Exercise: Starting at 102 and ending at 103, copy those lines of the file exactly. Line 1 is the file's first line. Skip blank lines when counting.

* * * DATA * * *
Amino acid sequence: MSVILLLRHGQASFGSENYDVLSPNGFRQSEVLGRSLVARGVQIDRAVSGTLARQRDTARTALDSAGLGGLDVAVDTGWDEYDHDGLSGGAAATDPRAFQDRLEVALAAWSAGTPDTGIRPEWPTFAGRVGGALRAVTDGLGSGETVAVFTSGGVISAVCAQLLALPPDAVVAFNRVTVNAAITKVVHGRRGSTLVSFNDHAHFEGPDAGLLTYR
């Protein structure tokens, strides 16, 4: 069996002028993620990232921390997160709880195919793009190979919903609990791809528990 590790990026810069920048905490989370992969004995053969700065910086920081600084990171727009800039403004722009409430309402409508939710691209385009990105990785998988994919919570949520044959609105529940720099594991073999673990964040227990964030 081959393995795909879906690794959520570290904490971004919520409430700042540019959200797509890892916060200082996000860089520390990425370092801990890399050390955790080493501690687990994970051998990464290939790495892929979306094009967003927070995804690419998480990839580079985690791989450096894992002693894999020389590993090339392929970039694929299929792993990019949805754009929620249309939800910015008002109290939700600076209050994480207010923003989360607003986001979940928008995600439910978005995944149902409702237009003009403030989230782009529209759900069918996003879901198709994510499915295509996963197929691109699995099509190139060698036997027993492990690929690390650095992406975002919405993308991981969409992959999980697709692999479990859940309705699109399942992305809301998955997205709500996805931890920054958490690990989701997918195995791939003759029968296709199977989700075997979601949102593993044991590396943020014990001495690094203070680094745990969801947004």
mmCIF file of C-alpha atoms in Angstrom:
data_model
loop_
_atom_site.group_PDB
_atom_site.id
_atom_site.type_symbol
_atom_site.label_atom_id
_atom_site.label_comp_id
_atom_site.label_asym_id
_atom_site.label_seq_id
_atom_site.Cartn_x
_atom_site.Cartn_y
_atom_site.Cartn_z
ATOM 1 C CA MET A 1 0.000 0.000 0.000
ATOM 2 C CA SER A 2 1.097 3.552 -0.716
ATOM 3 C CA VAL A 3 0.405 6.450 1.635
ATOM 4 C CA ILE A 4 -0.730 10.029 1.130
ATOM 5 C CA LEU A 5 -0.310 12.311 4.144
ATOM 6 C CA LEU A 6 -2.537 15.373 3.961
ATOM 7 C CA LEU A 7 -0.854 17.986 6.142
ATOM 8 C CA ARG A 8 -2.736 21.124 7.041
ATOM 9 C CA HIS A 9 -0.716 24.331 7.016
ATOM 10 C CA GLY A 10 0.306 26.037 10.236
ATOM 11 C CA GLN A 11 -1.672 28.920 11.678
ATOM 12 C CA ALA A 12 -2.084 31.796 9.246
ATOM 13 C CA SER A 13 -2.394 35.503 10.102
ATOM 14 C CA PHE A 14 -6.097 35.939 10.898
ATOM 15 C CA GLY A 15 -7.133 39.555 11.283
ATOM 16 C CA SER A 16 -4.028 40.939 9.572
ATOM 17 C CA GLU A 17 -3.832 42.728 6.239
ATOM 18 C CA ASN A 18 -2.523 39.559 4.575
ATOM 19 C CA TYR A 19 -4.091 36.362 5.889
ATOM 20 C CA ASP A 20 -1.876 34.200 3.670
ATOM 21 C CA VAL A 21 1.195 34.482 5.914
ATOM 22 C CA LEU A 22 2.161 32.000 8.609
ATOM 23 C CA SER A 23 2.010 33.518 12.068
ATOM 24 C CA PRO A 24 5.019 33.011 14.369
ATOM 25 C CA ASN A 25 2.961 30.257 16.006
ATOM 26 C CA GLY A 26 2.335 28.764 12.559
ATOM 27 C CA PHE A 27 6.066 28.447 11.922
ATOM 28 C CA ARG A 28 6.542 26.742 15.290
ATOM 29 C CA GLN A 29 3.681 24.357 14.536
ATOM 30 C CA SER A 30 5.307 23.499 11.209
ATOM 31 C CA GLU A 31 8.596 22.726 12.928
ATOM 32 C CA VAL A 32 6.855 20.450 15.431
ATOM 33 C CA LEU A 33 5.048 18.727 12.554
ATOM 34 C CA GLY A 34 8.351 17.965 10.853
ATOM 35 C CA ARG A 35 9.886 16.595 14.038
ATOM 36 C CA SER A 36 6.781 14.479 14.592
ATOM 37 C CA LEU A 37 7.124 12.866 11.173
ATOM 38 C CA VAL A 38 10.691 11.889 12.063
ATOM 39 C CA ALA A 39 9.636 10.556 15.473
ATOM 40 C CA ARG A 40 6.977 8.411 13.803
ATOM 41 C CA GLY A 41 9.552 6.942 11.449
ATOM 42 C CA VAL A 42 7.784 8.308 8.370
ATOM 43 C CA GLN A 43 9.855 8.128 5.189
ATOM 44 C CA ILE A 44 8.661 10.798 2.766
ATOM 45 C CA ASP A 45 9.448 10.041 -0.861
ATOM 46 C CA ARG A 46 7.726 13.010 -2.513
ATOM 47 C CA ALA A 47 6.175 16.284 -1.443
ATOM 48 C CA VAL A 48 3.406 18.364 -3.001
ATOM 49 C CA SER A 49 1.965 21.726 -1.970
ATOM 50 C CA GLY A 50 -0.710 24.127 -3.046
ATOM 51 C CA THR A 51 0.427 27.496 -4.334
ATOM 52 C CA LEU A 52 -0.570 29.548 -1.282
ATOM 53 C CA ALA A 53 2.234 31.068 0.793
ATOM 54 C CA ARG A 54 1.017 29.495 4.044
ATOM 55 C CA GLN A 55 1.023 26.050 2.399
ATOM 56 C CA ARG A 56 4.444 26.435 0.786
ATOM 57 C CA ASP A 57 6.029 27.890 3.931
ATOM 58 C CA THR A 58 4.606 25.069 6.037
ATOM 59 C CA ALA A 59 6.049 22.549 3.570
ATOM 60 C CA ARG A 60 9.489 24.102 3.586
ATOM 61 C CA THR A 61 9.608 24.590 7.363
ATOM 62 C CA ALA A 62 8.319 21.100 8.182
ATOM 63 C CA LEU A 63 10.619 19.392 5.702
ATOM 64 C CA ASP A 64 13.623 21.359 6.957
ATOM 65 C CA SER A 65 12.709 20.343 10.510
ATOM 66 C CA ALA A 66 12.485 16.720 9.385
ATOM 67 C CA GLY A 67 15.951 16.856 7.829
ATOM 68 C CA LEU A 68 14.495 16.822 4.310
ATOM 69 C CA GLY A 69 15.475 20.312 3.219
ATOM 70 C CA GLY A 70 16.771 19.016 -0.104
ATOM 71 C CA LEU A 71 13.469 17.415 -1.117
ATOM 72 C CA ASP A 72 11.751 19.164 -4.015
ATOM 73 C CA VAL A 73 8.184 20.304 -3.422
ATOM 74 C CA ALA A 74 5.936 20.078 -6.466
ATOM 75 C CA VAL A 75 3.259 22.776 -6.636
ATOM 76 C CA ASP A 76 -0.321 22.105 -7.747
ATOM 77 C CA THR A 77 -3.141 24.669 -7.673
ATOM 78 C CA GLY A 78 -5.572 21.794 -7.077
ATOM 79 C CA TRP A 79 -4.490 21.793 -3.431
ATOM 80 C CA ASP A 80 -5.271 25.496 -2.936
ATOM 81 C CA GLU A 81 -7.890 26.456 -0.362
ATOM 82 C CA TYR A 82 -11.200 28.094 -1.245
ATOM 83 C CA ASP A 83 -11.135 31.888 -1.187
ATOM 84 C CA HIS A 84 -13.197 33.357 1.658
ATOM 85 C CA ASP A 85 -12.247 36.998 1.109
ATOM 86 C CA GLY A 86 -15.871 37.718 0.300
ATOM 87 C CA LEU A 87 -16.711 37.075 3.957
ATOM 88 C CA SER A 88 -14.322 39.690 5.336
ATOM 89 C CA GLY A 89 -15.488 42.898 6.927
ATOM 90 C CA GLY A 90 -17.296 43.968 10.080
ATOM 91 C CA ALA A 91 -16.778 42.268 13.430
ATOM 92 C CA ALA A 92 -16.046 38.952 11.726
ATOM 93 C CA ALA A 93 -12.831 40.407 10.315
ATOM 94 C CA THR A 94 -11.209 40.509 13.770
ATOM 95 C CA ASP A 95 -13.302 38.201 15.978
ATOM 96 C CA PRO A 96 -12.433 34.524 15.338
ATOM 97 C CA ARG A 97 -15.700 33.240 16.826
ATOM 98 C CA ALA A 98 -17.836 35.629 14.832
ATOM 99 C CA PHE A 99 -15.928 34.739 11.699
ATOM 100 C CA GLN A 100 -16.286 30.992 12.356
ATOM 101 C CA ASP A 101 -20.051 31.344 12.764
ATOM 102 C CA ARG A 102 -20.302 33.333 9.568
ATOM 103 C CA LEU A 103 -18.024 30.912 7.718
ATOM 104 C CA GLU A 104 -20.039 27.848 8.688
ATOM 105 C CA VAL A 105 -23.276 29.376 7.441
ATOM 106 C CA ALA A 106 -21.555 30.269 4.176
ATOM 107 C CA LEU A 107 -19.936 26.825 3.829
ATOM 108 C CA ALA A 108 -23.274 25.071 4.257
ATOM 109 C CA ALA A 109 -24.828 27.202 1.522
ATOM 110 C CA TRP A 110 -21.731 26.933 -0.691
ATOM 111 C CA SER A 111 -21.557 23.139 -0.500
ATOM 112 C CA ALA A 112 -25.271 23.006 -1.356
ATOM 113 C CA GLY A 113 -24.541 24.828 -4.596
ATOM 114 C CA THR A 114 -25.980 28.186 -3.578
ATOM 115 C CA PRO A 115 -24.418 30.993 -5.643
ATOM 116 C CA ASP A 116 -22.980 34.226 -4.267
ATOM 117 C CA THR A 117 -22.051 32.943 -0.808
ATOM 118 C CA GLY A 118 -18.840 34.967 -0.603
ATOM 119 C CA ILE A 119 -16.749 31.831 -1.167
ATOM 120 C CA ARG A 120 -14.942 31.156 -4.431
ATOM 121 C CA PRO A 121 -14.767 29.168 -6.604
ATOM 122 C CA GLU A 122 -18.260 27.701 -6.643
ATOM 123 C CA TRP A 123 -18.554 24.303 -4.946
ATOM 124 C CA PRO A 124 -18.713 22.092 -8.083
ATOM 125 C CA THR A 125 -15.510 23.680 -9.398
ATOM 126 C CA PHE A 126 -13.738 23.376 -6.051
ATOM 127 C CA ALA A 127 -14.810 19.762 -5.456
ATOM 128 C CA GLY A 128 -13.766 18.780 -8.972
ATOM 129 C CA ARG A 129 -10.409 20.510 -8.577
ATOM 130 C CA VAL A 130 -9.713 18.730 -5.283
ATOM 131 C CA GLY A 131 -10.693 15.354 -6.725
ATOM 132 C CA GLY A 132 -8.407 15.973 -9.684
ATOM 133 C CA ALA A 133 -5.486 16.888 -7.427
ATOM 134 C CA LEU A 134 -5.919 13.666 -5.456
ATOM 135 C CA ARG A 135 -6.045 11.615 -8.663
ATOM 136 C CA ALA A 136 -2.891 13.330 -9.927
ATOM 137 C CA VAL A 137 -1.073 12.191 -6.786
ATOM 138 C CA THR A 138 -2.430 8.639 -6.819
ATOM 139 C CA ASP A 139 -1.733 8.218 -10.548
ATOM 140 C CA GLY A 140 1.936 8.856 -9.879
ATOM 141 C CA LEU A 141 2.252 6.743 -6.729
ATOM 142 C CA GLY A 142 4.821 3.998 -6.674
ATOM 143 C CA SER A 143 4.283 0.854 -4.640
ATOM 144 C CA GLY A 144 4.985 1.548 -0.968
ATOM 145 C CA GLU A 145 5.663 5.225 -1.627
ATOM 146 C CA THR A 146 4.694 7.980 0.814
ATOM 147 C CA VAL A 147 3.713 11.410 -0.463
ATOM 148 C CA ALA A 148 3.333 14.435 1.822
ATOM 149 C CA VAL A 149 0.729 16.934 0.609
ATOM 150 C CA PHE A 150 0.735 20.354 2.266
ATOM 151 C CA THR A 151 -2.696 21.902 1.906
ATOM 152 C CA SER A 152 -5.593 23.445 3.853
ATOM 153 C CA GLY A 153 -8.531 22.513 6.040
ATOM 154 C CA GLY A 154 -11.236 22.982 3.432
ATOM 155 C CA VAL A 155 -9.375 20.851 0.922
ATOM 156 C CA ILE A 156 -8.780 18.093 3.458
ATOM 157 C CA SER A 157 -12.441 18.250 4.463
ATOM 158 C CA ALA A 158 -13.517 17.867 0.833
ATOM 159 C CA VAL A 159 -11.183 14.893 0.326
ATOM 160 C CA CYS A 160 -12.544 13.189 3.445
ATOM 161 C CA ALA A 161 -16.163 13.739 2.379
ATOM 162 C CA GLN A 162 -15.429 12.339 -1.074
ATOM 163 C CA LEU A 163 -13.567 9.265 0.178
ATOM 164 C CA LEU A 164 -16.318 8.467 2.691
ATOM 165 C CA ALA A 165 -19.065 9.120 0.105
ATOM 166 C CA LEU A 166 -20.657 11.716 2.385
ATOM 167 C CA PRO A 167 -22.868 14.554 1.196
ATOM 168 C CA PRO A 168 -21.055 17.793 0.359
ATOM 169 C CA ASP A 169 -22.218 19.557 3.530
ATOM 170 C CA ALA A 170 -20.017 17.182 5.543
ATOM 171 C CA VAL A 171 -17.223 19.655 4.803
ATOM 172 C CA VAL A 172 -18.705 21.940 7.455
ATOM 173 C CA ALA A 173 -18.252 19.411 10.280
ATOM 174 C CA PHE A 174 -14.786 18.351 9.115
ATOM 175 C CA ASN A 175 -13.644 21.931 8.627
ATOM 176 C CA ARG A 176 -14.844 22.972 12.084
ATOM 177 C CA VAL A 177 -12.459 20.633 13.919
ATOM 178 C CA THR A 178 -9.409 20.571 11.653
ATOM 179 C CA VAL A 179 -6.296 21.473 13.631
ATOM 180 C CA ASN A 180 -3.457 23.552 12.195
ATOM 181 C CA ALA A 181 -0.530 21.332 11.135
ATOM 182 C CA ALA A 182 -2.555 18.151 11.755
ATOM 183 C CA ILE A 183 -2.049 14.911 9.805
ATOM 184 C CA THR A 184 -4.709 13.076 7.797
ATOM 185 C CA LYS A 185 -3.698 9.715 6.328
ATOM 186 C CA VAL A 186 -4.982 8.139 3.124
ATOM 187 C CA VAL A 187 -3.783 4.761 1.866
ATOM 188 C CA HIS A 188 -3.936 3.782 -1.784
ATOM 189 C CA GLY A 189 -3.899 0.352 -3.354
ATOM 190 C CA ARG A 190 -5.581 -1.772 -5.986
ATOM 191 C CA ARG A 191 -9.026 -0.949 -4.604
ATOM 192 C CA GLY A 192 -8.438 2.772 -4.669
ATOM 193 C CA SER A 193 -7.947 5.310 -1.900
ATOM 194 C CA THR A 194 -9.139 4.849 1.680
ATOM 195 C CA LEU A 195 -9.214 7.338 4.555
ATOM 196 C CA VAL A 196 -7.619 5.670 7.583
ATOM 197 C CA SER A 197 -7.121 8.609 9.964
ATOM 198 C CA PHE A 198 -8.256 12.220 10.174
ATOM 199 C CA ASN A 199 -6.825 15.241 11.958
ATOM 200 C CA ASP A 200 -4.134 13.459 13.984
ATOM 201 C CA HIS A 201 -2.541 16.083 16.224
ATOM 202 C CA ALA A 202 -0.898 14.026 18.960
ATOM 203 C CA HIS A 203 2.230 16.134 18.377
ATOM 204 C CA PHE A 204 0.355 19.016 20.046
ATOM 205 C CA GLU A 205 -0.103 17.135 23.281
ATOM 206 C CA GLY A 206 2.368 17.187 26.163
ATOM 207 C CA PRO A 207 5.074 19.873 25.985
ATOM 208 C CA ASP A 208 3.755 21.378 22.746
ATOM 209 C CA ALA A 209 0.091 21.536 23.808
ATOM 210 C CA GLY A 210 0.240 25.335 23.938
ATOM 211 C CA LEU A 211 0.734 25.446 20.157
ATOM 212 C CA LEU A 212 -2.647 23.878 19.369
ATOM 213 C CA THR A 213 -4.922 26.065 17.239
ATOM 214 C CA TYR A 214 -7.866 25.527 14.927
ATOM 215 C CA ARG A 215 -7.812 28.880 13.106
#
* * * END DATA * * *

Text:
ATOM 87 C CA LEU A 87 -16.711 37.075 3.957
ATOM 88 C CA SER A 88 -14.322 39.690 5.336